Less Than Half of Global Companies Think They Have Effective Security in Place

PwC announced the results of the 2012 Global State of Information Security Survey earlier this week. The 9th annual survey interviewed nearly 10,000 security experts from 138 countries.

By Sue Poremba | Posted Sep 22, 2011
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PwC announced the results of the 2012 Global State of Information Security Survey earlier this week. The 9th annual survey interviewed nearly 10,000 security experts from 138 countries.

The release from the survey announced that 43 percent of global companies believe they have an effective information security strategy in place and are proactively executing their plans, but only 13 percent of respondents prove to be true information security "leaders." There always seems to be a "but only" in these surveys, but for me, that "but only" came with the front end of that announcement. "Only" 43 percent believe they have an effective security system in place. Now, a much higher percentage -- 72 percent -- report that they have confidence in their company's security efforts.

Mark Lobel, principal at PwC and co-author of the study, said:

The face of cyber threats has rapidly evolved from curious college kids taking their hand at hacking to an enormous global eco system of cyber-crime. Companies need a comprehensive approach to security—technology, education and awareness—and a very small number have truly mastered all three.

He is right: Companies do need a comprehensive approach to security. But is feeling that your security is adequate, rather than considering yourself a "front runner" in cyber security, enough today?

Good cyber security means so much to a company. A breach can destroy your brand. And as we saw recently, a breach can destroy your entire company. DigiNotar filed for bankruptcy after it was hacked. And as F Secure pointed out:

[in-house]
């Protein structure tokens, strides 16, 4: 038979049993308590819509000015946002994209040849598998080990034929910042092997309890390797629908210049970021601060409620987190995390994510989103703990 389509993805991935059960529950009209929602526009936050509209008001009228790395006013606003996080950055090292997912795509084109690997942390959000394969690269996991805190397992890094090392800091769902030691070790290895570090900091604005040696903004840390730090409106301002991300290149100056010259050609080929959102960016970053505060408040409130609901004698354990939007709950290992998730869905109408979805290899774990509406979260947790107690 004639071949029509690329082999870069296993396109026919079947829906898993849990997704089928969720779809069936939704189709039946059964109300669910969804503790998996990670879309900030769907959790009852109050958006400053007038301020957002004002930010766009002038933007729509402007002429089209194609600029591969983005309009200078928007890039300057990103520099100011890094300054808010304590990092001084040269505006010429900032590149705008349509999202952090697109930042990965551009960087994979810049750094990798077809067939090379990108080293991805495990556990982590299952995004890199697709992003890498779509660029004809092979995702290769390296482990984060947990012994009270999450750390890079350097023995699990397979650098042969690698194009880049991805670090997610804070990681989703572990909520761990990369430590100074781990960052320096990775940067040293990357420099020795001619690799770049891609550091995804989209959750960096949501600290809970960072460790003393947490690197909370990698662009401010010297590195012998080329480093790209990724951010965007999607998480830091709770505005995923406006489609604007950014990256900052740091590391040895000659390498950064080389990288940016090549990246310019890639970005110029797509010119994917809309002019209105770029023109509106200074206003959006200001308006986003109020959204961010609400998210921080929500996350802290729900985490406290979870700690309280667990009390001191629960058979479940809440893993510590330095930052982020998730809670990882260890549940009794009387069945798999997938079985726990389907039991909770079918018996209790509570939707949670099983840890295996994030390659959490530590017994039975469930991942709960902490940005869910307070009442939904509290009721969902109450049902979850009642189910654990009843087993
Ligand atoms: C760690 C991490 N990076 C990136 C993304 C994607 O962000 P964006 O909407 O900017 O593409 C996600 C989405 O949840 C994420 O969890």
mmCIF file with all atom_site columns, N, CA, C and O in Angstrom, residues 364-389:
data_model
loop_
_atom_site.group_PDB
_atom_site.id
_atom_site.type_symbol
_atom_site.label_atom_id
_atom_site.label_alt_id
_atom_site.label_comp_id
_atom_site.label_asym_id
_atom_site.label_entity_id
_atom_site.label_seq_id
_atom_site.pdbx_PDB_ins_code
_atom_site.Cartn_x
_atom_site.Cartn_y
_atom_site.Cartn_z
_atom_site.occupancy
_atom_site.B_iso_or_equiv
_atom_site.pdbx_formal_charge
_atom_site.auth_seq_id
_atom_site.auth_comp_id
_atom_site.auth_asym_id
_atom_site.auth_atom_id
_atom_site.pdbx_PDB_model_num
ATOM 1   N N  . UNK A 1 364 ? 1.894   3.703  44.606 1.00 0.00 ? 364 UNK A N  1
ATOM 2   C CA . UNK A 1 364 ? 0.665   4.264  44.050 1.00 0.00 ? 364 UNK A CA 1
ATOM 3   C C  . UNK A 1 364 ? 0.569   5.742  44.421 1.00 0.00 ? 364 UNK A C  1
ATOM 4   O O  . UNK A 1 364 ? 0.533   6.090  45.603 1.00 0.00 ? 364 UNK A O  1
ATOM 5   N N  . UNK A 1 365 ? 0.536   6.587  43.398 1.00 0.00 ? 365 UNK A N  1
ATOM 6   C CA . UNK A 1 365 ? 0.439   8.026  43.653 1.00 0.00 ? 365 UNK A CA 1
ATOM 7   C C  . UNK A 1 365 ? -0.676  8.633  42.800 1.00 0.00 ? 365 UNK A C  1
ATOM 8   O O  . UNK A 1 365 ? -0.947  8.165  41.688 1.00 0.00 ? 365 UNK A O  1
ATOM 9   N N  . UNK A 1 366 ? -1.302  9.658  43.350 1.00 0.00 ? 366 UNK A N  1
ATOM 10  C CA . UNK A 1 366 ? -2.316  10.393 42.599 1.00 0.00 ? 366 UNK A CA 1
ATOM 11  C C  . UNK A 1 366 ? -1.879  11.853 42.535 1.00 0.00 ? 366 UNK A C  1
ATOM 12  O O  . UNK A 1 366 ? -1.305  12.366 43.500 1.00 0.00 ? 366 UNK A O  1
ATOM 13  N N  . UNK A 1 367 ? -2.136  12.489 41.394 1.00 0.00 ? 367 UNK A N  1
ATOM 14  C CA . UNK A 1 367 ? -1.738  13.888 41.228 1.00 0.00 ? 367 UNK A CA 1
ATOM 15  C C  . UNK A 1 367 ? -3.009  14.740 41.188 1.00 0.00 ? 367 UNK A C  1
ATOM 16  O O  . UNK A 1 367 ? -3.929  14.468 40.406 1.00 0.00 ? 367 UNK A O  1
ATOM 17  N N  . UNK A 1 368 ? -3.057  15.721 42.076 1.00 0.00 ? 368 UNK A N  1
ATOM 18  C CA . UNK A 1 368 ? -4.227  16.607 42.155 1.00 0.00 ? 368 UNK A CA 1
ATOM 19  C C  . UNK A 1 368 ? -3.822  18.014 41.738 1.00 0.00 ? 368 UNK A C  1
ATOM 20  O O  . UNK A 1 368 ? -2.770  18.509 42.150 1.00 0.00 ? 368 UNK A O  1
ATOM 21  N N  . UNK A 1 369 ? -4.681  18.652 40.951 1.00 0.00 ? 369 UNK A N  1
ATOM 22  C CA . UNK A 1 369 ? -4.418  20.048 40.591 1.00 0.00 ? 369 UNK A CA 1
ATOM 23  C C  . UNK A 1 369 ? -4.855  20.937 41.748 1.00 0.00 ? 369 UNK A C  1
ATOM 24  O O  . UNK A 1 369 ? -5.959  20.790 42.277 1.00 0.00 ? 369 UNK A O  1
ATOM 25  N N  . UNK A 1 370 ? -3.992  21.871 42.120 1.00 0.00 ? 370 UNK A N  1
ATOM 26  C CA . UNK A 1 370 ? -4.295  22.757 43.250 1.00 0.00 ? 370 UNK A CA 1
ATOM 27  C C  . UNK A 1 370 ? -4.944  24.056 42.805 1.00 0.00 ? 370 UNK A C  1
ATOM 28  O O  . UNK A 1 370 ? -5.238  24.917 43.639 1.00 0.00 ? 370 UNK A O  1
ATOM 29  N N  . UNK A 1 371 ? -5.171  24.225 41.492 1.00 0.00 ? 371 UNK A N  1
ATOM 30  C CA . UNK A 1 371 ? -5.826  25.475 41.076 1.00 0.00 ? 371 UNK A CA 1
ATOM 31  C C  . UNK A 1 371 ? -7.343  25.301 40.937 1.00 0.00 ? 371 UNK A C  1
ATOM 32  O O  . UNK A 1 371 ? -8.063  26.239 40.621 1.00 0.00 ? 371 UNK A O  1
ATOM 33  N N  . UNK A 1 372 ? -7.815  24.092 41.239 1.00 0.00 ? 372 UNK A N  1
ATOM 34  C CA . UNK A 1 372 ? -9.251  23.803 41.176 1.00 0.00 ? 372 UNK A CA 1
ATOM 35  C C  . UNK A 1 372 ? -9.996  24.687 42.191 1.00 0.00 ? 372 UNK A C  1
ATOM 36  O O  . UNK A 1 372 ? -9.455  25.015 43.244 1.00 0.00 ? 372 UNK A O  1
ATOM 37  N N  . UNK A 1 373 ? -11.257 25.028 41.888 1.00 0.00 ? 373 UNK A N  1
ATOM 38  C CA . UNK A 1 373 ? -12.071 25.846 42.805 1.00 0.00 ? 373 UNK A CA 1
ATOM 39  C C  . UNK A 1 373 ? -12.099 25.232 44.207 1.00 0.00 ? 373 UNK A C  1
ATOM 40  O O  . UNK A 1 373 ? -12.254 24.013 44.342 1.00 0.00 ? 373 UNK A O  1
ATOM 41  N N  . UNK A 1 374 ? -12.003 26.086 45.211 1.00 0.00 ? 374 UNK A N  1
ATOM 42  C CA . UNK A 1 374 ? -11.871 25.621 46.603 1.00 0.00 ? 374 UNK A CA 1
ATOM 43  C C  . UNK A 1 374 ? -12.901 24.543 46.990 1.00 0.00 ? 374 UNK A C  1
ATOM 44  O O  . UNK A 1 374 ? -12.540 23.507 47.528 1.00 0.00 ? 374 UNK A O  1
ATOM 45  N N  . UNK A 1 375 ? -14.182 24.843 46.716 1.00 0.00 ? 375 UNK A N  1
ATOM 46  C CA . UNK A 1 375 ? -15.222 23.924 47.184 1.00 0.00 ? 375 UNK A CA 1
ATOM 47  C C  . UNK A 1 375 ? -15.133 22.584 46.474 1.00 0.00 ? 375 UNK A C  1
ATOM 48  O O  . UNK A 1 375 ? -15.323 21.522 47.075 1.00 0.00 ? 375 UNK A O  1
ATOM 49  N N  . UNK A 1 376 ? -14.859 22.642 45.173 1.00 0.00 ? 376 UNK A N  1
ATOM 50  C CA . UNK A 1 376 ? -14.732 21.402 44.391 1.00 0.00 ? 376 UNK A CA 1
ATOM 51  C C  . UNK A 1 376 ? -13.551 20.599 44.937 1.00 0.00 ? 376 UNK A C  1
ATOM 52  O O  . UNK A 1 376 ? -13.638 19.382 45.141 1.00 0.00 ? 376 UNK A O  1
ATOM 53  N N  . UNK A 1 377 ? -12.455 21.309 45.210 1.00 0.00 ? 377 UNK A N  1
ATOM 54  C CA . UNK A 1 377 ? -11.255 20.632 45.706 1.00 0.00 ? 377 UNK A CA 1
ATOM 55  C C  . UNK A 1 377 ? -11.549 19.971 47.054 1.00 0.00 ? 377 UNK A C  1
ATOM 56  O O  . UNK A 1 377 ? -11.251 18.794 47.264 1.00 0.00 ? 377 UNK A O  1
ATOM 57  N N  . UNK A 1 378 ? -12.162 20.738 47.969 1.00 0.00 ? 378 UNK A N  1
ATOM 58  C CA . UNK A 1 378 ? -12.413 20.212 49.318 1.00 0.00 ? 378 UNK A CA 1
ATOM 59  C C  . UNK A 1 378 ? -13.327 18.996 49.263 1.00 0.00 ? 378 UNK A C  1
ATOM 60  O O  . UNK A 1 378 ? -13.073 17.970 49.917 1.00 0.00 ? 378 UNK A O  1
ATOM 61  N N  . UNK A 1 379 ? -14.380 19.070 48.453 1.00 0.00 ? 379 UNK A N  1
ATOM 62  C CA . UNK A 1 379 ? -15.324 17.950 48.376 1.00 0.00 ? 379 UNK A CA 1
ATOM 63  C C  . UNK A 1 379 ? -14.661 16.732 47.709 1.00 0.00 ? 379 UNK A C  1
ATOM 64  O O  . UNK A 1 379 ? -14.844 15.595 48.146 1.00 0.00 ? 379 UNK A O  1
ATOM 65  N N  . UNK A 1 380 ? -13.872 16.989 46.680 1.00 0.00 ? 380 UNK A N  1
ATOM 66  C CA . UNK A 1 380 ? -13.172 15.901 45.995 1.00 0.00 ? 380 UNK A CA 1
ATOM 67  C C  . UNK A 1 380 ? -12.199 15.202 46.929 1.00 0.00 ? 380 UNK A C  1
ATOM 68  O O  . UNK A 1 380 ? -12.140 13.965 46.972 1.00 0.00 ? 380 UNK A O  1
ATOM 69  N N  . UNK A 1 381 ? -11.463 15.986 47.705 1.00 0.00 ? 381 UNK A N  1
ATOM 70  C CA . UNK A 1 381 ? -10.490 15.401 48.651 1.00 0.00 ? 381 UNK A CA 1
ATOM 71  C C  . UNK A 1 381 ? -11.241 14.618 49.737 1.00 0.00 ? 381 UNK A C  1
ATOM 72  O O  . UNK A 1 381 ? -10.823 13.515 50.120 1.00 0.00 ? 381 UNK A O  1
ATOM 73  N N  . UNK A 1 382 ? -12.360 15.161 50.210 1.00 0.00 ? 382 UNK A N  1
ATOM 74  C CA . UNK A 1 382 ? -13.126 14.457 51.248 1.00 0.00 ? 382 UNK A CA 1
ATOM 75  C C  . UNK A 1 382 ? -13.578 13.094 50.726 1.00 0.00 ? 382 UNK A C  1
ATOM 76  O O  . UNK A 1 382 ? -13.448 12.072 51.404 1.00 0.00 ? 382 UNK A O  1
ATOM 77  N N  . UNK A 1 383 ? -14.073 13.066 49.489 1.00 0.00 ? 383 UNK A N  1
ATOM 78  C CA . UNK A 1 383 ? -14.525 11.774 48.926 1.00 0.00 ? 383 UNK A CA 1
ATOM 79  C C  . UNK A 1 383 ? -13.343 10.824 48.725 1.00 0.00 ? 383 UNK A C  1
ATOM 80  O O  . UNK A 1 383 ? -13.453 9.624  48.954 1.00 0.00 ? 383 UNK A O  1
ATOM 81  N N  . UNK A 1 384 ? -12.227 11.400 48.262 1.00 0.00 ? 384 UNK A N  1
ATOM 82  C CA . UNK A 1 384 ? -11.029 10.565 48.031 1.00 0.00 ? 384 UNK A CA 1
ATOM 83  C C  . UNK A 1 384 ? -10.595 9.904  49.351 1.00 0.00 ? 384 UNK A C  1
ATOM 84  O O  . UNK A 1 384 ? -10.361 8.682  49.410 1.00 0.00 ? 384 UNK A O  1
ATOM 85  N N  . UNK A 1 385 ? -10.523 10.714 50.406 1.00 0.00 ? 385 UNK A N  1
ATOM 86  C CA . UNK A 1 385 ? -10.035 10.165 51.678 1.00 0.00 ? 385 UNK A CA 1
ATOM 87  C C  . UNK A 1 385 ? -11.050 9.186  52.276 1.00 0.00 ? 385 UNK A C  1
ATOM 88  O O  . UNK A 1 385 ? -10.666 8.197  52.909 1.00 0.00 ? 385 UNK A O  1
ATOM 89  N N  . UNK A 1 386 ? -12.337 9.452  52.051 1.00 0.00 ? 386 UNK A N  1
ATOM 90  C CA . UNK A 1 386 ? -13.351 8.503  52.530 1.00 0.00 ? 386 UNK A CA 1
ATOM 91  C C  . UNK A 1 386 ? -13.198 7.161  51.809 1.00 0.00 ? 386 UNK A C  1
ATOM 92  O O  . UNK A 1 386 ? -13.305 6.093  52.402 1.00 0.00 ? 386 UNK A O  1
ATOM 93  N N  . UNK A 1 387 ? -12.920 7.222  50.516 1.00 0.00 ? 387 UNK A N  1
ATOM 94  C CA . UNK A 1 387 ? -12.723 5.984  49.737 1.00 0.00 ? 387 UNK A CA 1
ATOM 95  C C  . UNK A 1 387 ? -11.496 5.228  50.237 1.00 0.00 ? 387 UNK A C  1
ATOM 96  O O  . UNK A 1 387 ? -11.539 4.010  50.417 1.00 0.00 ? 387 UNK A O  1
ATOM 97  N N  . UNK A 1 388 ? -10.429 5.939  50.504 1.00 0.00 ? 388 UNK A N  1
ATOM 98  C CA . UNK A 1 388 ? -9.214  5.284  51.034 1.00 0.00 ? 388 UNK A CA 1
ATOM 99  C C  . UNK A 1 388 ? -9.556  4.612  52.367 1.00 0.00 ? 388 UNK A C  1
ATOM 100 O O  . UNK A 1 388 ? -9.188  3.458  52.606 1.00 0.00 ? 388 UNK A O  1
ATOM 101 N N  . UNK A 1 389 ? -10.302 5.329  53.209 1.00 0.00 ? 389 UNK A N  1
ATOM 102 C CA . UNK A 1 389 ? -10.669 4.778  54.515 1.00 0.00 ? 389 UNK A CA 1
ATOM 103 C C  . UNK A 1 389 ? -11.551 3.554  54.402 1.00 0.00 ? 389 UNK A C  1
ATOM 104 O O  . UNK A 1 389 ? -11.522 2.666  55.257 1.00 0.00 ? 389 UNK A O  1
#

Victims of wide-spread and long-lasting distributed denial-of-service attacks include an ISP called Cloud 9 Communications (read more) and an antispam outfit called Blue Frog. In effect, spammers forced Blue Frog out of business.

A company like Sony got hacked and managed to stay in business, F Secure explains, but it also took a financial and loyalty hit.

PwC found that companies are responding to the increase in cyber threats. For example, mobile devices and social media present a significant new line of risk – and a demand for prevention. Organizations are beginning to amplify their efforts to prevent mobile- and social media-based attacks: 43 percent of respondents have a security strategy for employee use of personal devices, 37 percent have a security strategy for mobile devices and 32 percent have a security strategy for social media. That's a step in the right direction.


 

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